Breast cancer among black and white women in the 1980s: Changing patterns in the United States by race, age, and extent of disease

G. M. Swanson, N. E. Ragheb, C. S. Lin, B. F. Hankey, B. Miller, P. Horn-Ross, E. White, J. M. Liff, L. C. Harlan, W. P. McWhorter, P. B. Mullan, C. R. Key

Research output: Contribution to journalArticle

46 Scopus citations


Background. This national study of breast cancer incidence and mortality was conducted to determine whether patterns of change differ for black and white women, to evaluate patterns by extent of disease, and to determine whether recent patterns of breast cancer are consistent with results that one would expect due to increases in use of screening examinations by women. Methods. The study included 104,351 cases of in situ or invasive breast cancer diagnosed between 1983 and 1989 among women from the nine geographic areas participating in the National Cancer Institute Surveillance, Epidemiology, and End Results program. Breast cancer incidence patterns were examined by extent of disease for black and white women and by age at diagnosis. Results. Significant increases occurred in the incidence of all early-stage breast cancers. Concomitantly, significant decreases occurred in the incidence of the most advanced-stage breast cancers. Although both white and black women experienced significant increases in early-stage breast cancer, black women have substantially lower rates of the least extensive breast cancers. Conclusion. These results strongly suggest that a major explanation for the increase in breast cancer incidence in the 1980s may well be the increased prevalence of breast cancer screening among women in the United States. They also suggest a consistent benefit of screening across all age groups from 40 to 49 years through 70 years and older.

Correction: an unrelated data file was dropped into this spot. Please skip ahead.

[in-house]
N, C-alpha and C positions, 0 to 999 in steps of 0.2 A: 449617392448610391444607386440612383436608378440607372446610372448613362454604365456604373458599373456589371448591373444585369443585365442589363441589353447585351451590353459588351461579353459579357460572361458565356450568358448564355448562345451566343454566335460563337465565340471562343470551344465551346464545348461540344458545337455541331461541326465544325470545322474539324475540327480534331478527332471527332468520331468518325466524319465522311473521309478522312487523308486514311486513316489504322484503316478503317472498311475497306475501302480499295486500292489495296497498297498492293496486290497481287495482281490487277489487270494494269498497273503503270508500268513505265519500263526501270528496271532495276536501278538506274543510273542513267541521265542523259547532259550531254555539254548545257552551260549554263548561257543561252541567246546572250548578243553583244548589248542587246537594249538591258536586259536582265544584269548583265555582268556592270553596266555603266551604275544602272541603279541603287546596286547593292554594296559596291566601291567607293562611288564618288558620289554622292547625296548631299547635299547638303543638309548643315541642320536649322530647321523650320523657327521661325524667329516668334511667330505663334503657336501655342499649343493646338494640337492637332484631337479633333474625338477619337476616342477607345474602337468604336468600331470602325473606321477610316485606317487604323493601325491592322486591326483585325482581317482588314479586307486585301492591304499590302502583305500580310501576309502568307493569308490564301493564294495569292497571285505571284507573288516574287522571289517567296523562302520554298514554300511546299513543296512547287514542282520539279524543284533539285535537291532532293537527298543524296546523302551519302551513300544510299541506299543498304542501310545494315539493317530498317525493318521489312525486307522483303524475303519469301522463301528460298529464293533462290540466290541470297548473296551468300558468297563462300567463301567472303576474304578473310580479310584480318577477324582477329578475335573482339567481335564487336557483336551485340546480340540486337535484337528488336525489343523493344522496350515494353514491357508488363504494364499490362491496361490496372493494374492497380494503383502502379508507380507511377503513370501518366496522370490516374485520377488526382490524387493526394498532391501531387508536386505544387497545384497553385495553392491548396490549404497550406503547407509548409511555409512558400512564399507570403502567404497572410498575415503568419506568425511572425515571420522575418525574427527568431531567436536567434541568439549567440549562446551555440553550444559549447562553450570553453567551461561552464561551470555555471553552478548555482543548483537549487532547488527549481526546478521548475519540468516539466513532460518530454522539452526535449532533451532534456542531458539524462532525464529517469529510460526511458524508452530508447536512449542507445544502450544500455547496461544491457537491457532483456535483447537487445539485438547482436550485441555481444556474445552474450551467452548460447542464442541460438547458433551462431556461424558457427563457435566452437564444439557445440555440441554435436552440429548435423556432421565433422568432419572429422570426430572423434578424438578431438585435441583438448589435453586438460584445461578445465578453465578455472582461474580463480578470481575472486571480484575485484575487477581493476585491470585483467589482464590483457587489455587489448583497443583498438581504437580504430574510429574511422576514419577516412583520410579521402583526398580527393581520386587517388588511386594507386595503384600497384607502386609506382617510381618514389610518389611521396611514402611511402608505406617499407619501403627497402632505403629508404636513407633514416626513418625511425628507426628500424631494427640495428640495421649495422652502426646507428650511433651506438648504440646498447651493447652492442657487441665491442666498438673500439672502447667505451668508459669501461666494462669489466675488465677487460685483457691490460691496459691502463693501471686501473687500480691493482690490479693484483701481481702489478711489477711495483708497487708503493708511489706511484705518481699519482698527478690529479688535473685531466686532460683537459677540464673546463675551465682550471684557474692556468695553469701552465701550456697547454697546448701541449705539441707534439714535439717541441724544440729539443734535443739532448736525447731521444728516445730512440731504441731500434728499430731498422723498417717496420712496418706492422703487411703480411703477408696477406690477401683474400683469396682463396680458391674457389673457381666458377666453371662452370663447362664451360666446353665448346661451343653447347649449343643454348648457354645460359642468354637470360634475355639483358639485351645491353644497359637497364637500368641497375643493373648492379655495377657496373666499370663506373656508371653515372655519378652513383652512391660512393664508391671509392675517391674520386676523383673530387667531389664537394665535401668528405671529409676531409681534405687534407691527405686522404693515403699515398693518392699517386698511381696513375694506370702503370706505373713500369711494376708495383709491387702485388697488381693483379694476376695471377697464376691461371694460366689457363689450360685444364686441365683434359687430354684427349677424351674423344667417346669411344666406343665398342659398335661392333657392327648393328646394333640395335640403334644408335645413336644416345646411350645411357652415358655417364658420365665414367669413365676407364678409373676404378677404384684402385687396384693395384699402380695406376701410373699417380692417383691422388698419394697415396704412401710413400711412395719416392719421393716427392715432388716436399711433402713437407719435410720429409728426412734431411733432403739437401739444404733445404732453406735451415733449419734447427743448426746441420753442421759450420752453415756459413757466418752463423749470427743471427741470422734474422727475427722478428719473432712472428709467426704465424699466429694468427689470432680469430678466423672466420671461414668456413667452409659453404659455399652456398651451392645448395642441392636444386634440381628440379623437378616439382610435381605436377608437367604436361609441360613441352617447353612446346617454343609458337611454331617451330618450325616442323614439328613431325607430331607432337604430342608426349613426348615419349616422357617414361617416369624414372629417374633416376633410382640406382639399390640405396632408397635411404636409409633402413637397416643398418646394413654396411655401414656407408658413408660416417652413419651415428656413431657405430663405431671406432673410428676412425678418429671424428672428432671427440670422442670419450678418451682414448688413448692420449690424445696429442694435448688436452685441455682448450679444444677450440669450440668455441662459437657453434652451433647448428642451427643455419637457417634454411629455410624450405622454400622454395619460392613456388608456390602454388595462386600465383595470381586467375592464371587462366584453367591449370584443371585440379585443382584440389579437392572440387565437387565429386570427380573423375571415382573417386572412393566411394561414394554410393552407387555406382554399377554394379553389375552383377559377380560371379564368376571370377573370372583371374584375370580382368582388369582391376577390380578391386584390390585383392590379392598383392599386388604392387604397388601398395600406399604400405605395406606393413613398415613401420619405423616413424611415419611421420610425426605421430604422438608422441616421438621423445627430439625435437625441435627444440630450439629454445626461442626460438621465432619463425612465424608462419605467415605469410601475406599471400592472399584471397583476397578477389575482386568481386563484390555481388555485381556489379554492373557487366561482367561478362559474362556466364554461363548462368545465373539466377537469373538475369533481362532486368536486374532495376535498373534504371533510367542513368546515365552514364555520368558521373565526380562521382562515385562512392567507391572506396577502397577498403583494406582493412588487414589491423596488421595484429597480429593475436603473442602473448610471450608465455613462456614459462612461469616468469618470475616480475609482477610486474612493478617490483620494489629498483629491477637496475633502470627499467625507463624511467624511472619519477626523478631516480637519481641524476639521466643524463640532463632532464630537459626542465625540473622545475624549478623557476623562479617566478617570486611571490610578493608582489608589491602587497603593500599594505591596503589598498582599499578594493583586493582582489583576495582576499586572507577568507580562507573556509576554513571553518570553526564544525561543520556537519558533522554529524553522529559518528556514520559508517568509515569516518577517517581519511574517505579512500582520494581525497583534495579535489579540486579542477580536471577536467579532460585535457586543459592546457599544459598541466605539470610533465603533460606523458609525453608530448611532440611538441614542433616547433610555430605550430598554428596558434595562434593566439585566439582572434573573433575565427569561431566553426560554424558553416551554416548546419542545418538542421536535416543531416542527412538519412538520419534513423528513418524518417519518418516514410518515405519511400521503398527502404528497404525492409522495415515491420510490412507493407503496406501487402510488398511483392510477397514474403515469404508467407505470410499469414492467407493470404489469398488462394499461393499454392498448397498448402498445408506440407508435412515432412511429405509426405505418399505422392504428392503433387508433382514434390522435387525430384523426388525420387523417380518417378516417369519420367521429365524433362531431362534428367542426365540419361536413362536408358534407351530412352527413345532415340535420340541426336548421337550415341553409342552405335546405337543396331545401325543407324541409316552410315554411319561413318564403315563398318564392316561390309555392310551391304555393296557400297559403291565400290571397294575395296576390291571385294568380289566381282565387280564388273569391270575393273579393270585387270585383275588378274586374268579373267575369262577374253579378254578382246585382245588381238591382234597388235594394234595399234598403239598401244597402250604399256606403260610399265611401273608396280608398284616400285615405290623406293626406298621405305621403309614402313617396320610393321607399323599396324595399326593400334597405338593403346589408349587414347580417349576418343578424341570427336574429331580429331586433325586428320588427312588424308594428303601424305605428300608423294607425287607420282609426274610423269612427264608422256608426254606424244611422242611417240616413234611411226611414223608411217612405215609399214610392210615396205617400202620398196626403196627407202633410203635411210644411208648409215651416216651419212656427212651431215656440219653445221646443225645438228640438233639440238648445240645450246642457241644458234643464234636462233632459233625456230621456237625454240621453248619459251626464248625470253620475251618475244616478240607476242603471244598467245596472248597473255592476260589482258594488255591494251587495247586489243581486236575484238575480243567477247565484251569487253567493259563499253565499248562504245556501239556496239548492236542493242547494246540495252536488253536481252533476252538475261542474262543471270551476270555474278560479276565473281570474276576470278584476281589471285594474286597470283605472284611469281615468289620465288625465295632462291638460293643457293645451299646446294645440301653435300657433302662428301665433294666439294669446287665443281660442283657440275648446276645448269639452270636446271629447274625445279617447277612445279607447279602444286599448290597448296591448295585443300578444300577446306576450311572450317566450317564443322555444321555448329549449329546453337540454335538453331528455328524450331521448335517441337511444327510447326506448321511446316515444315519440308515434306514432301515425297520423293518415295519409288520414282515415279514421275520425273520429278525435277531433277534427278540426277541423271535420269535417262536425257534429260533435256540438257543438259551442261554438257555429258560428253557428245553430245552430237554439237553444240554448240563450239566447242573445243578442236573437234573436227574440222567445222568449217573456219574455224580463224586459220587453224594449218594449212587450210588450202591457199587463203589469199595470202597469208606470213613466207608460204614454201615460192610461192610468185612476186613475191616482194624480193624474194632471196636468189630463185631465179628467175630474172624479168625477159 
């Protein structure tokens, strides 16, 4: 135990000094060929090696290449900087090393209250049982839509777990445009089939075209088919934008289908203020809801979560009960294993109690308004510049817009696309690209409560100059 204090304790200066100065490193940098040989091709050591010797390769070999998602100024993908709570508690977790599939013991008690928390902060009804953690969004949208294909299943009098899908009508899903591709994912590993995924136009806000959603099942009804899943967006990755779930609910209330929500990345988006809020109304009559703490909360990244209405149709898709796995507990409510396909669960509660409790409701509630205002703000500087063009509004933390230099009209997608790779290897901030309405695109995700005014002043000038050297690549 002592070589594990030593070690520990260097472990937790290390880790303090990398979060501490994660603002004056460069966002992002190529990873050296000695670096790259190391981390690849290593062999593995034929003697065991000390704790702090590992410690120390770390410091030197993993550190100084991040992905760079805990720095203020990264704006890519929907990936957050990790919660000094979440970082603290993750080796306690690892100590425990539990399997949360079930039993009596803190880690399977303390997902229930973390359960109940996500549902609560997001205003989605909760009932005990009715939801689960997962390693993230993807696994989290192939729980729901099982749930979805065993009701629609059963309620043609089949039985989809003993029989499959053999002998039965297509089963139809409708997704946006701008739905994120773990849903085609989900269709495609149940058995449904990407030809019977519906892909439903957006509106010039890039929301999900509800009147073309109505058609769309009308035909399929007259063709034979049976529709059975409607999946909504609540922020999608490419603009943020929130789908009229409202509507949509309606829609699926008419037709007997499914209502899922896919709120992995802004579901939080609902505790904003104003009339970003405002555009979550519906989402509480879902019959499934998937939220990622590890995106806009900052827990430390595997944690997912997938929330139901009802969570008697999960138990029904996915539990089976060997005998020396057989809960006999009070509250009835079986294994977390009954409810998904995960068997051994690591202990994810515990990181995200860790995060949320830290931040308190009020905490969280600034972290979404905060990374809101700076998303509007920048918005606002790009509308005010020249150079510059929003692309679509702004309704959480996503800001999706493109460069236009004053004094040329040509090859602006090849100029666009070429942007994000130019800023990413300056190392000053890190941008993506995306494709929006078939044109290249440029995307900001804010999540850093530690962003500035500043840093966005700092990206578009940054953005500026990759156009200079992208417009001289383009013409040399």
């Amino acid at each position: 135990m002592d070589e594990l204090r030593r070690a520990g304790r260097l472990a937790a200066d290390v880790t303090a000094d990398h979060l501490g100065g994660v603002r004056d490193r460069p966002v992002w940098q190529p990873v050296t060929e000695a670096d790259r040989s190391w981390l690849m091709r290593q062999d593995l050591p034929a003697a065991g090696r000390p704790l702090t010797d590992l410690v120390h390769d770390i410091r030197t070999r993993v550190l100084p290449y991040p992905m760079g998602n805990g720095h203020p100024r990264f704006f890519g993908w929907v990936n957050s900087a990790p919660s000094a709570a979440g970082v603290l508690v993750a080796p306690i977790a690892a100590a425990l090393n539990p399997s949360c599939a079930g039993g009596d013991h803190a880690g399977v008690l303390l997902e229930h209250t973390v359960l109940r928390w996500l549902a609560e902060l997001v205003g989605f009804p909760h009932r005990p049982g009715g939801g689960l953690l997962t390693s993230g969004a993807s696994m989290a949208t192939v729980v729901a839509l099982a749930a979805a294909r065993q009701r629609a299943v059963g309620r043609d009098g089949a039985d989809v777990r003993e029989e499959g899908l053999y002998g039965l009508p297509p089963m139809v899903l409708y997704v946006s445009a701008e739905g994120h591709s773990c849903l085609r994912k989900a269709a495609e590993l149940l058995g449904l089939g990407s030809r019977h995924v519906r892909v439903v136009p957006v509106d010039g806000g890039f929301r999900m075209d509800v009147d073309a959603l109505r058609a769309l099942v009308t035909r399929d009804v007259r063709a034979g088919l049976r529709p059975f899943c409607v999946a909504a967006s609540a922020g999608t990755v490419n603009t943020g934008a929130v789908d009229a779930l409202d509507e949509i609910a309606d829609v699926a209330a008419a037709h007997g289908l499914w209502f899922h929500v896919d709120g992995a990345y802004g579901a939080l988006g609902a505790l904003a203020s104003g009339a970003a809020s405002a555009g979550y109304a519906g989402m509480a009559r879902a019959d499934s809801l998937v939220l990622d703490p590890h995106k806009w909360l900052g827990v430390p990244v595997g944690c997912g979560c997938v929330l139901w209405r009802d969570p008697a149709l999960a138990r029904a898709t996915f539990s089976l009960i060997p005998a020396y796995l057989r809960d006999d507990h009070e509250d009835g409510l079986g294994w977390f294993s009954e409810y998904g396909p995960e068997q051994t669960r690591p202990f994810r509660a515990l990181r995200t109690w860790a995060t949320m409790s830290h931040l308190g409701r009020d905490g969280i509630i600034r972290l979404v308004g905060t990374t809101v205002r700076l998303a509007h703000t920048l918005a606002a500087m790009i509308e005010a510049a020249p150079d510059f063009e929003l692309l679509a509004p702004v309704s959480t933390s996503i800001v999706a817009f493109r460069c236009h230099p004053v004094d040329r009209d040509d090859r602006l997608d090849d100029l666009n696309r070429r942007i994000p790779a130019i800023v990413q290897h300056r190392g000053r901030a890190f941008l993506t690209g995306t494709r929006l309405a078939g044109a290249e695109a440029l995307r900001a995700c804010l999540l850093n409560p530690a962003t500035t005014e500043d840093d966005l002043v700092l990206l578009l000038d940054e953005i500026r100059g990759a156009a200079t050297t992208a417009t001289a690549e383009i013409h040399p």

Original languageEnglish (US)
Pages (from-to)788-798
Number of pages11
Issue number3
StatePublished - 1993
Externally publishedYes



  • breast cancer
  • incidence
  • race
  • screening
  • trends

ASJC Scopus subject areas

  • Cancer Research
  • Oncology

Cite this

Swanson, G. M., Ragheb, N. E., Lin, C. S., Hankey, B. F., Miller, B., Horn-Ross, P., White, E., Liff, J. M., Harlan, L. C., McWhorter, W. P., Mullan, P. B., & Key, C. R. (1993). Breast cancer among black and white women in the 1980s: Changing patterns in the United States by race, age, and extent of disease. Cancer, 72(3), 788-798.